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Should Australian schools have to transition to online learning in the event of a shutdown, it may not mimic the Beijing experience. (ABC News: Elise Pianegonda)

“The technical infrastructure in public schools just doesn’t exist,” says Dan Hogan, a public school teacher.

“You’d be lucky to find a public school in the country where each student in a class of 30 has a device like a tablet or a laptop. They always have to be shared between two, or three, or more.”

‘There are equity and access issues’

Australia has one of the largest resource gaps between advantaged and disadvantaged schools in the OECD, while research has found the gap between high and low socioeconomic high schools is widening.

Should schools be forced to pivot to an online curriculum, some fear this education divide could become more pronounced.

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“There are many students, either because of the failure of infrastructure in their community or the socioeconomic status of individuals where they don’t have access to a computer or suitable device, who will be unable to get access to any virtual learning spaces,” says Kevin Bates, president of the Queensland Teachers Union.

“I’m also concerned that the sort of work we would be expecting people to pick up would involve a set of teaching materials that many teachers have never used.

“There are equity and access issues, and there are issues associated with the practicality of having 40,000 teachers familiarise themselves with the curriculum documents and effectively deliver a program for students in such a short timeframe.”

While teachers have always used technology as an “integrated part of their daily work”, the NSW Teachers Federation says, delivering an entire school curriculum on online platforms will not be able to occur overnight.

“That will require the department to provide additional resources in the areas of IT, in terms of accessibility of course across the state,” says senior vice-president Amber Flohm.

“But also in professional learning, that’s not something that could be rolled out across the state overnight.”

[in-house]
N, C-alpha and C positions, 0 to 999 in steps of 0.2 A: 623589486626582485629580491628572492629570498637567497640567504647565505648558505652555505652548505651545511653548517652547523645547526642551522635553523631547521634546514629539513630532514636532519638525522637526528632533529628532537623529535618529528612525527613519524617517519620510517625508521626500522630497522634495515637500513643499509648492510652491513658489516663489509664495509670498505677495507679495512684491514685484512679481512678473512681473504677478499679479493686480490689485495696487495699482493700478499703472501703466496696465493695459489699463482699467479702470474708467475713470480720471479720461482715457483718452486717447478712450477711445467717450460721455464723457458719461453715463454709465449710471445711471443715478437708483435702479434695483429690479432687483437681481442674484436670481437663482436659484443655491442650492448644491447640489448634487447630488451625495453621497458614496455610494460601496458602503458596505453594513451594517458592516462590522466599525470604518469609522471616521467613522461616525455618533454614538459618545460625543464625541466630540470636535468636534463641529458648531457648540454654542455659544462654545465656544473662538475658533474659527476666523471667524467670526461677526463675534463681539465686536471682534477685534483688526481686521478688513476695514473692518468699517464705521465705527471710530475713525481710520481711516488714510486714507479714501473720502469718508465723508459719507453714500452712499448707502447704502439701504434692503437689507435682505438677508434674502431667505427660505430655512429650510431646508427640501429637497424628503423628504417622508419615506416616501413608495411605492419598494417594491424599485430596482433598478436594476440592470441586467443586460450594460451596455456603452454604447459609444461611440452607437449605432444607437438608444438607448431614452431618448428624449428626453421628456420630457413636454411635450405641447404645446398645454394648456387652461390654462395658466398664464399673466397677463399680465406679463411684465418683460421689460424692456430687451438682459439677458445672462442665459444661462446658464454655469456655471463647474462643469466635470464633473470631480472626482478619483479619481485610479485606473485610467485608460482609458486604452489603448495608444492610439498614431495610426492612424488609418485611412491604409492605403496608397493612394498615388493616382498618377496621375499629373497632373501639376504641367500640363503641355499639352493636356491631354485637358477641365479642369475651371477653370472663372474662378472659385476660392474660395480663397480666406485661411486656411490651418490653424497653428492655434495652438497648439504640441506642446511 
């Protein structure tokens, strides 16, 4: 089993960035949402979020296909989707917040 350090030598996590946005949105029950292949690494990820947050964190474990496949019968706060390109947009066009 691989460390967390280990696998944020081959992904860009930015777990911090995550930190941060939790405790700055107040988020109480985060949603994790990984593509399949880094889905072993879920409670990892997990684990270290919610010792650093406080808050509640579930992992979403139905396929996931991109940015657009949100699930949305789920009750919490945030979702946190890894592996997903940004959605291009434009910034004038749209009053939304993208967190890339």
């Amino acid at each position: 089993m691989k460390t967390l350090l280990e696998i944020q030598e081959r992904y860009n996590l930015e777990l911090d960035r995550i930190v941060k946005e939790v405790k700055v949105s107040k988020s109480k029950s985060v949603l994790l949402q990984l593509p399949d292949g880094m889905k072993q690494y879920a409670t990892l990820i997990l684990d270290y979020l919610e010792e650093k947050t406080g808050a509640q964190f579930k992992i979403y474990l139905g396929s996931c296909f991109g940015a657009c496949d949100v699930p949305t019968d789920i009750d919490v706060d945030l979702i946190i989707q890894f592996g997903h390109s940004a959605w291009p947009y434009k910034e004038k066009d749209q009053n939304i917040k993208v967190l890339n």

What can Australia learn from the overseas experience?

Jaima concedes the transition to online learning was aided by their “incredibly well-resourced” school, which had already purchased online learning platforms and software for teachers to use in classes prior to the coronavirus outbreak.

But being able to streamline those tools, and ensuring teachers were competent in them, was a learning curve in and of itself.



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Jaima says the school had already purchased online learning platforms and software for teachers to use in class. (Western Academy of Beijing)

“We’ve had teachers teaching teachers sessions, because some teachers are more IT savvy than others,” Angela says.

“Everyone has had to upskill in certain programs just to get them up and running. And that includes kids and parents as well.”

With no end in sight, Angela and Jaima are looking towards the year ahead.

There are senior exams to plan for, and other milestones they need to take into consideration, should their new classroom become a longer-term fixture.

So what can Australia learn from their experience?

“Look after each other, check in with your colleagues. It’s going to be difficult, but persevere and stick with it,” says Jaima.

“Don’t underestimate the importance of connecting with others. The isolation is really hard to deal with,” adds Angela.


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Source: https://www.abc.net.au/news